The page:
Tuesday, April 29, 2014


What is grit? When I posed this question during the school assembly one day not a child could answer the question.

And so I was delighted when I was approached the other day by a bunch of grade ones and twos who came up to tell me how much they enjoyed the story Stuck by Oliver Jeffers. While they laughed and giggled as the little boy kept throwing odious things up at the tree to get his kite down, the underlying message was not lost on them.

What was special about this occasion was that the feedback came from the students. One girl approached me and said she understood the meaning of the word grit and that she was a very gritty person indeed! :)

"I will never give up from now on," another child beamed proudly at me.

How wonderful it would be if children were taught to value grit from a very tender age. How easily many adult give up when confronted with adversity.

Watch this interesting video on Grit by Amanda Lee Duckworth:

According to Ms. Duckworth,

"Grit is the disposition to pursue very long-term goals with passion and perseverance, sustained over time. So the emphasis is on stamina."

Prior to this, Francis Galton (1859) has referred to this term as being one of the qualities prevalent in "eminent individuals in society."(APA, 2014)

In the classroom, I am thinking of introducing a year-long project which the students need to sustain over time. They can choose a topic of their choice and pursue it from all angles possible. There are of course drawbacks such as loosing interesting in the topic itself or pursuing something without a mentor by your side most of the times. However, grit implies something which is sustained over a long time. So what better way to test this?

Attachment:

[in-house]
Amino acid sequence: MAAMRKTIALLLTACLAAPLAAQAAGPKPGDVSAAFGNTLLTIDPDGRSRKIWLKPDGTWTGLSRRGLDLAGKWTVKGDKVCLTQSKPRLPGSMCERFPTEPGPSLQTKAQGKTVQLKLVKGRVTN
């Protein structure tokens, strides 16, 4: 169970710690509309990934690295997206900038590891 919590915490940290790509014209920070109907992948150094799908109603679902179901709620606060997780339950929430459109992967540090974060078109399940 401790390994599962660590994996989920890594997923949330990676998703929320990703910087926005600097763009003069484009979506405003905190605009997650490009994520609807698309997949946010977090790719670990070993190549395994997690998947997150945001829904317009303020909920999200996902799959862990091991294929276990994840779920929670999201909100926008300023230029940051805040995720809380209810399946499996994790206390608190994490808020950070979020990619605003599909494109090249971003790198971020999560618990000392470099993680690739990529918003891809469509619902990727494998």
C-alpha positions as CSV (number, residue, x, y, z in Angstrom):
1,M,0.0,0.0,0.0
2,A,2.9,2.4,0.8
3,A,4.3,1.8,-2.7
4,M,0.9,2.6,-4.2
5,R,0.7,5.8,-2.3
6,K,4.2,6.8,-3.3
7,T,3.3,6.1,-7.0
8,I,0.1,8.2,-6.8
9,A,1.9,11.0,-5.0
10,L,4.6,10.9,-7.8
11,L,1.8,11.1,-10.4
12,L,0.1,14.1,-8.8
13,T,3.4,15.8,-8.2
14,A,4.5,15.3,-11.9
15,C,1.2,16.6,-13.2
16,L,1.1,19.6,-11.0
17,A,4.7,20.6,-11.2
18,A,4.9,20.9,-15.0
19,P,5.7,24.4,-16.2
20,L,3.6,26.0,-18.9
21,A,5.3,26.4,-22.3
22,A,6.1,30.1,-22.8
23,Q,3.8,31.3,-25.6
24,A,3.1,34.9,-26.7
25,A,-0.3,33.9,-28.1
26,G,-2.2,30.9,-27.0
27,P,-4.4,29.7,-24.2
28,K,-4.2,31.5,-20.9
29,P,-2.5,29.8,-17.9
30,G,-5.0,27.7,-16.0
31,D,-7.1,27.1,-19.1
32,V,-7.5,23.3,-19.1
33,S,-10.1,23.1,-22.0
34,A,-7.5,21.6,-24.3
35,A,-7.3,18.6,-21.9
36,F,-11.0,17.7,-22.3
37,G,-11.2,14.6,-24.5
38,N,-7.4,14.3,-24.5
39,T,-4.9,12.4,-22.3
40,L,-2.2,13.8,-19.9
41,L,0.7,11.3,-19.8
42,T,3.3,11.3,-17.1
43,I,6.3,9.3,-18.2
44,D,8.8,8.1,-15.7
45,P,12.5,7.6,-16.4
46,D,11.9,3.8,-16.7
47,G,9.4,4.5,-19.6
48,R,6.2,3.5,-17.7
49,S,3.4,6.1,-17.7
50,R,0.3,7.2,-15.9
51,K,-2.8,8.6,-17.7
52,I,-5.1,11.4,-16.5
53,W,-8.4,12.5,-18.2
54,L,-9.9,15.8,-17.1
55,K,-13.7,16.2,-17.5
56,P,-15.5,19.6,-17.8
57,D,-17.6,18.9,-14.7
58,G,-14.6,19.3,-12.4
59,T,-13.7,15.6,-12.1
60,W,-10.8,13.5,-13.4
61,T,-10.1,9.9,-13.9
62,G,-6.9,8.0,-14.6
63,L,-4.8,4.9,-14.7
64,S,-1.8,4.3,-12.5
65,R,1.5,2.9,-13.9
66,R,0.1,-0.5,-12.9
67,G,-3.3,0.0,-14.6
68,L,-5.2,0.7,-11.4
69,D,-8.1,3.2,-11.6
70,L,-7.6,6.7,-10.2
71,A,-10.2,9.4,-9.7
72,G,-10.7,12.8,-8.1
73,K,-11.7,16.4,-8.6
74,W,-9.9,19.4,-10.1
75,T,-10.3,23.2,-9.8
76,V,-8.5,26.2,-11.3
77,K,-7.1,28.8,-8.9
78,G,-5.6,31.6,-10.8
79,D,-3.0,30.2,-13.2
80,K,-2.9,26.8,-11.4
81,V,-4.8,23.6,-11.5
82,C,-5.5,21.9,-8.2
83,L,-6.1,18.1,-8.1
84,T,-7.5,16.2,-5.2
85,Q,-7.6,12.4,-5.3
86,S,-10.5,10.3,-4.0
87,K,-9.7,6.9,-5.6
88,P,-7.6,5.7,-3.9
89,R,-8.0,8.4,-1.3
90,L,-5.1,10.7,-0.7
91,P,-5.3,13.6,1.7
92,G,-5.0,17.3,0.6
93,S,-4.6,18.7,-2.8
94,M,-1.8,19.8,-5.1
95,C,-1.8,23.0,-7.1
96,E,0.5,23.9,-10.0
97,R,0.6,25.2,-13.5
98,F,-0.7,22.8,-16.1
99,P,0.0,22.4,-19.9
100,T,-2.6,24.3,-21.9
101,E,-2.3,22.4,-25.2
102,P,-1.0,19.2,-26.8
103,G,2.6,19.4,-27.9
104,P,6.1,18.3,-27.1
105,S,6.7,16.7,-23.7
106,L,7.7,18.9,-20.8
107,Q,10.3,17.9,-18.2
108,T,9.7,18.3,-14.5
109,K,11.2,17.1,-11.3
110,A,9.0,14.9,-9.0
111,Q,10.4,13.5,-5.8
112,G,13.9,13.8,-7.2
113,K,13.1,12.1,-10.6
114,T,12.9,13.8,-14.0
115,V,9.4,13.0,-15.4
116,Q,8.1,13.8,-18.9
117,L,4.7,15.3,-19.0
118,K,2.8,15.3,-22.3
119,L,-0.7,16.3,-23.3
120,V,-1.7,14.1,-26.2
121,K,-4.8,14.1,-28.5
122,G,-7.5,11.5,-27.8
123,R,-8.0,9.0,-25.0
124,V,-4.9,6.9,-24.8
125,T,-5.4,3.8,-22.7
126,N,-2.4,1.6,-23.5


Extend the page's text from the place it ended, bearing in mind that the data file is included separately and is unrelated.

Let us consider creating situations in our classroom which allow students to develop grit.

Please feel free to share your thoughts and ideas.

© 2014 American Psychological Association 


  1. Nice...grit is an underrated quality nowadays :)

  2. Although I have never read the book "Stuck", I am now interested in getting it for our school library. It will help illustrate an attitude we would like to develop in our classrooms, commitment. Might not be exactly the same, but basically it means - not giving up easily. It is OK to put something aside for a while if you are truly "stuck", but keep trying. That is the message I got anyway, without having read the book.
    Actually I saw a real life example of it outside my gate. Two young boys had their kite stuck in a tree too. They tried several things, and finally one climbed up on the shoulders of the other to retrieve their toy. Two heads are always better than one, right?
    Grit implies an attitude to life, a perseverance, a determination to overcome obstacles. It must be a good thing.


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